5. Autumn Whitefield-madrano

      I’m actually going to–and believe me, I never thought I would type these next words–agree with much of what Caitlin Flanagan is saying. I don’t think you have to be a woman to recognize and appreciate Didion’s masterful writing or to truly be a fan, no. But there aren’t many female writers who are taken as seriously as she is and who write about things that speak to women without being “women’s issues.” (Like, I had no idea she cut her teeth at Vogue.) But, yes, the girl-in-her-bedroom vibe, the internal questioning written in this crisp, brittle, unapologetic way, the extraordinary self-doubt spoken with such skill: These are things I think women writers feel more than male writers, because they go hand-in-hand with so much of “the female experience” (insofar as there is one).

      I dunno–she’s an icon, and she’s an icon to me as a writer and a woman, and there aren’t many writers who achieve that status. There are many female writers I admire, but few who reach that iconic status–for me and for other writers, including men. When Flanagan called her “our Hunter S. Thompson”–sort of a pat comparison, but overall, yes, that’s it. Women appreciate Thompson too, but there was something essentially male about him that went beyond the fact that he was a man/writing about “man things.” I feel the same about Didion.

  6. Autumn Whitefield-madrano

      Also: SYBIL! Team Sybil all the way. Except for the costumes, where Mary totally wins.

  7. Dawn West

      I was really disappointed in Flanagan’s article on Didion too. I’ve never read anything by Flanagan before, so I wasn’t expecting so many WTF lines like The second reason Metcalf was left flat by this line of reasoning is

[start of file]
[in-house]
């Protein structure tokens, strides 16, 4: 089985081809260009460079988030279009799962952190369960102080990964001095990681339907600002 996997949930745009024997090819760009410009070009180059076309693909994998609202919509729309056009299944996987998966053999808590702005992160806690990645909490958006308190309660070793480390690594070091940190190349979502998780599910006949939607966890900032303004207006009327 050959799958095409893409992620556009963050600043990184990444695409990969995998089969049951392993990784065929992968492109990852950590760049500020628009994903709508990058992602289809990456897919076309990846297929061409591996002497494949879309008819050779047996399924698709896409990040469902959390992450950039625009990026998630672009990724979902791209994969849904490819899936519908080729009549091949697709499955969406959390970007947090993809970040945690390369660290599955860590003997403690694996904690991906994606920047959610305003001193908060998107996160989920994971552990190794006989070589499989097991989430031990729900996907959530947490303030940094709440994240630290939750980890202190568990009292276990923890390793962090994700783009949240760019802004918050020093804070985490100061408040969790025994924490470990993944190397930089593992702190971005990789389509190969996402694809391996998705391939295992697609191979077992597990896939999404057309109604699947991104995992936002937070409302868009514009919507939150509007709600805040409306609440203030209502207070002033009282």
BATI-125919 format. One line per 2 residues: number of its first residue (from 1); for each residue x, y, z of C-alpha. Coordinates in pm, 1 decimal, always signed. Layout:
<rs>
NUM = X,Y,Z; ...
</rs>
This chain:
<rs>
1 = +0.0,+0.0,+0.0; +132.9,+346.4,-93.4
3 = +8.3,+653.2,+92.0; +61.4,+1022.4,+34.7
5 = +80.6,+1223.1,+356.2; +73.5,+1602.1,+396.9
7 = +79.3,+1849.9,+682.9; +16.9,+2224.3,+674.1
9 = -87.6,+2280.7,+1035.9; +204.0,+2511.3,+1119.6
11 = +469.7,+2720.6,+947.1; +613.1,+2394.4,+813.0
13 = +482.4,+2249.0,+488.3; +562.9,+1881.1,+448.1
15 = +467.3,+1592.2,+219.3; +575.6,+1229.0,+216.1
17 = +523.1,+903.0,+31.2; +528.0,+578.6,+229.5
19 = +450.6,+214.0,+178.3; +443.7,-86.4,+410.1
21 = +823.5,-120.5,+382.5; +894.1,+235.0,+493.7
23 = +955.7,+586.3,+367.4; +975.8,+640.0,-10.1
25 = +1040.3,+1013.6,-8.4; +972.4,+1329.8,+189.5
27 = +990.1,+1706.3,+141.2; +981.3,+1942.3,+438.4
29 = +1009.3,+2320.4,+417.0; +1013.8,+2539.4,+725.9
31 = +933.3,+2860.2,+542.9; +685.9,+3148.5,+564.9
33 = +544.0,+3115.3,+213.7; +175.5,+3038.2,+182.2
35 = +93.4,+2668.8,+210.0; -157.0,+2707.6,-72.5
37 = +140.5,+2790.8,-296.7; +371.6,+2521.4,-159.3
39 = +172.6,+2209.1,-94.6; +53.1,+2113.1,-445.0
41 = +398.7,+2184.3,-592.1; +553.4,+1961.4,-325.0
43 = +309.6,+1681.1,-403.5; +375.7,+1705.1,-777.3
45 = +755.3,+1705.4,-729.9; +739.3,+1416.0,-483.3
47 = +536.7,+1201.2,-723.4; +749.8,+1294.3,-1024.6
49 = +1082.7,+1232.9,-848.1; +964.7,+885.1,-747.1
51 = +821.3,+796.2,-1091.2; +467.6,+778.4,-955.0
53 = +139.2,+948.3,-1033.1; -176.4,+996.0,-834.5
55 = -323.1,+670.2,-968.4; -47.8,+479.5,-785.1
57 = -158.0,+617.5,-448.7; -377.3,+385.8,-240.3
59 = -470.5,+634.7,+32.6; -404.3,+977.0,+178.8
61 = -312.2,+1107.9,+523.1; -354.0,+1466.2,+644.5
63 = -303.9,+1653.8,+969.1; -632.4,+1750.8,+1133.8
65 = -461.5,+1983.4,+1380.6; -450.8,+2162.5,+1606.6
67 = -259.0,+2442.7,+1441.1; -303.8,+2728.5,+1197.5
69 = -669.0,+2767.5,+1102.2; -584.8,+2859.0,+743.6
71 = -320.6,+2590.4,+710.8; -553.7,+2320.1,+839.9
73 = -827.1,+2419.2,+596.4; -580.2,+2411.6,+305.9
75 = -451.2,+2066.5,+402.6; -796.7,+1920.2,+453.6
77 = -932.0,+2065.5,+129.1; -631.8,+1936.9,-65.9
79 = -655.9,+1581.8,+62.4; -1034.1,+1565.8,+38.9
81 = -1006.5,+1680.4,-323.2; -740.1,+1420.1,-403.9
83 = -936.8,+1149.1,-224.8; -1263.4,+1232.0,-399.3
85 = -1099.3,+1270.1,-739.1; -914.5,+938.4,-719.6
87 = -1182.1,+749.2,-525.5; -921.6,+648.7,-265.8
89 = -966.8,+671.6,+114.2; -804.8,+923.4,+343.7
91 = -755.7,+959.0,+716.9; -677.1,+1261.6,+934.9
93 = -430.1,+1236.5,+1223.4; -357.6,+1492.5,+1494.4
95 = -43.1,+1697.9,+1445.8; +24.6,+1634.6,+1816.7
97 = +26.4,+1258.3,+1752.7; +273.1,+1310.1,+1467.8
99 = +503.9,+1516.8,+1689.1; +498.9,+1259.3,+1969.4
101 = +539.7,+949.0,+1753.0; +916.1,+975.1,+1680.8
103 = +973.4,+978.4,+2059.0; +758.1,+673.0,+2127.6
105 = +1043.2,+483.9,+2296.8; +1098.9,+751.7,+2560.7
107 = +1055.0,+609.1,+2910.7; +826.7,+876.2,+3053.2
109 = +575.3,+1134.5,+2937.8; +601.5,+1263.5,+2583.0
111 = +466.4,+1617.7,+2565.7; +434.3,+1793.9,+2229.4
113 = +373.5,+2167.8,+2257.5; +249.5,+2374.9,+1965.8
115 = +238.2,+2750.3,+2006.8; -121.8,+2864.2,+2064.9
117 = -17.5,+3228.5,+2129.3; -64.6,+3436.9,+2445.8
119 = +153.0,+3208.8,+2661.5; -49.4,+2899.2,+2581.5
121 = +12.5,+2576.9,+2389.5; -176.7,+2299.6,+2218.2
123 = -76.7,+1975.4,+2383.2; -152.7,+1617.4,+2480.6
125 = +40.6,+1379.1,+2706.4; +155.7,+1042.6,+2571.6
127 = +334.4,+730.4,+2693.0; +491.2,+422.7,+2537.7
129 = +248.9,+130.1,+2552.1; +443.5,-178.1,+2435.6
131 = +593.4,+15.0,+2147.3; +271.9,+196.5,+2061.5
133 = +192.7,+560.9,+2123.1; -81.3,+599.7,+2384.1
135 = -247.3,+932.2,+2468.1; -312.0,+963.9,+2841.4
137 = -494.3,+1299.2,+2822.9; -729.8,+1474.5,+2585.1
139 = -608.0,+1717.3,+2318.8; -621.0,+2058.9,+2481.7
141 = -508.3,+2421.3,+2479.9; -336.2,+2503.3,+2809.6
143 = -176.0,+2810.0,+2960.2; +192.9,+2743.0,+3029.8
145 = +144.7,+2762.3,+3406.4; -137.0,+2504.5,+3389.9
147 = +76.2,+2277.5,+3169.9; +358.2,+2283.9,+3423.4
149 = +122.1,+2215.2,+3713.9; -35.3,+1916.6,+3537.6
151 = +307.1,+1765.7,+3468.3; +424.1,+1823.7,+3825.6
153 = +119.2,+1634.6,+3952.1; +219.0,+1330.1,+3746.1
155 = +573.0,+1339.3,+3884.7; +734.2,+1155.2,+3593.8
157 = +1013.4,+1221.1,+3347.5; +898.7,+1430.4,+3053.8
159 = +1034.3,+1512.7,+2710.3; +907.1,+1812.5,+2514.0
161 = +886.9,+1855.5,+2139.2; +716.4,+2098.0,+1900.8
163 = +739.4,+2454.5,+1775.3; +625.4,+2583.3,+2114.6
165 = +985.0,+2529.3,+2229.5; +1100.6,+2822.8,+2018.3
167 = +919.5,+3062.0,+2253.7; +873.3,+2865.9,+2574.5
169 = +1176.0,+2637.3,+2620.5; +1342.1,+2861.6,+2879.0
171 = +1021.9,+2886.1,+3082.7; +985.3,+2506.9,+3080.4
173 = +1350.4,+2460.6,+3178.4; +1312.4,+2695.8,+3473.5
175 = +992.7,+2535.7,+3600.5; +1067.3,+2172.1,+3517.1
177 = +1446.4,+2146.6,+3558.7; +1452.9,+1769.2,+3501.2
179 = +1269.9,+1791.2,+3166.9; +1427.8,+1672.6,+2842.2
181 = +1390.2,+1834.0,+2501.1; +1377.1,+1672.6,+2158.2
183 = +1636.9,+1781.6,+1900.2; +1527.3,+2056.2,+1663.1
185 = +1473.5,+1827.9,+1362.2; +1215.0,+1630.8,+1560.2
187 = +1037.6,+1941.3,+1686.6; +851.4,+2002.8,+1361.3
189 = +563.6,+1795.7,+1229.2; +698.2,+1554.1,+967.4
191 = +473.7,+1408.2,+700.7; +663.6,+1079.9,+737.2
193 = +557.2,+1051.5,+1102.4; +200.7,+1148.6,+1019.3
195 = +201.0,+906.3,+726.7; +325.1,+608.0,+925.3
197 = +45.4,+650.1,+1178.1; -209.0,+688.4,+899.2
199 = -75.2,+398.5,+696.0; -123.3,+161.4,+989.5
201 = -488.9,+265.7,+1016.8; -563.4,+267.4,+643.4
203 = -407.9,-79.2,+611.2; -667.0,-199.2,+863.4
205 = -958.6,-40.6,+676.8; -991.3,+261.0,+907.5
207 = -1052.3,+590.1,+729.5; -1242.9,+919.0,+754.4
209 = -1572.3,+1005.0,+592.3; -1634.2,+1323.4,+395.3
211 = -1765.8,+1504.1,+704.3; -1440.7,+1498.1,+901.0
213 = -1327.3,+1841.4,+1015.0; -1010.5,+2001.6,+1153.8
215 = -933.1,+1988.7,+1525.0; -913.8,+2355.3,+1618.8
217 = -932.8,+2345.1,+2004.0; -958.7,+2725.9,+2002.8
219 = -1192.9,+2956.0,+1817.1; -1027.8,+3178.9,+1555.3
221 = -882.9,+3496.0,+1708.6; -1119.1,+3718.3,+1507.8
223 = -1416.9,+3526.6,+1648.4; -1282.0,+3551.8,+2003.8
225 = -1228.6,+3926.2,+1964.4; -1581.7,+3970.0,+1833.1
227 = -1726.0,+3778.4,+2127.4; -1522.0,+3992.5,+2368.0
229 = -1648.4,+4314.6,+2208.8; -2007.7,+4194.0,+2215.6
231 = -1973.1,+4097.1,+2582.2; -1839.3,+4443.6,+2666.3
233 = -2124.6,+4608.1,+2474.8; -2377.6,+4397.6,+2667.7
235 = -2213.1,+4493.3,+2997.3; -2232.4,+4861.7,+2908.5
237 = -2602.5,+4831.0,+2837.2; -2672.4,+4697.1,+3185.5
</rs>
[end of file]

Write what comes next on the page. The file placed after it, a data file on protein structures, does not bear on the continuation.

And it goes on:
that he isn’t a woman, and to really love Joan Didion—to have been blown
      over by things like the smell of jasmine and the packing list she kept
      by her suitcase—you have to be female
      , and She was our Hunter Thompson, and Slouching Towards Bethlehem was our Fear and Loathing in Las Vegas. He gave the boys twisted pig-fuckers and quarts of tequila; she gave us quiet days in Malibu and flowers in our hair. No. Just no.

      Also: I’ve never watched Downton Abbey but now I feel like I’m really missing out.

  8. Roxane

      I love Sybil too! So much sass and independence.

  9. Mike Meginnis

      I feel like two people tell me Flanagan is crazy every day now. That’s . . . that’s some intense market saturation, right there.

  10. Roxane

      Ha! Did you worry about a lightning strike when you found yourself agreeing with Flanagan? I very much agree that Didion does something special in how she writes about things and experiences that speak to women but I also feel like you can truly love her work and be a man. What you say about Thompson and his masculine aesthetic and appeal as a counterpart is interesting. I think what made me bristle the most about Flanagan’s statements were that they seemed very borne out of self-interest rather than speaking to women as a whole. I still find that Flanagan’s commentary doesn’t recognize the depth and complexity of Didion’s work which is very grounded in the female experience but is certainly more than fashion, etc., (not that such writing couldn’t be deep and complex) as Flanagan discusses.

  11. Anonymous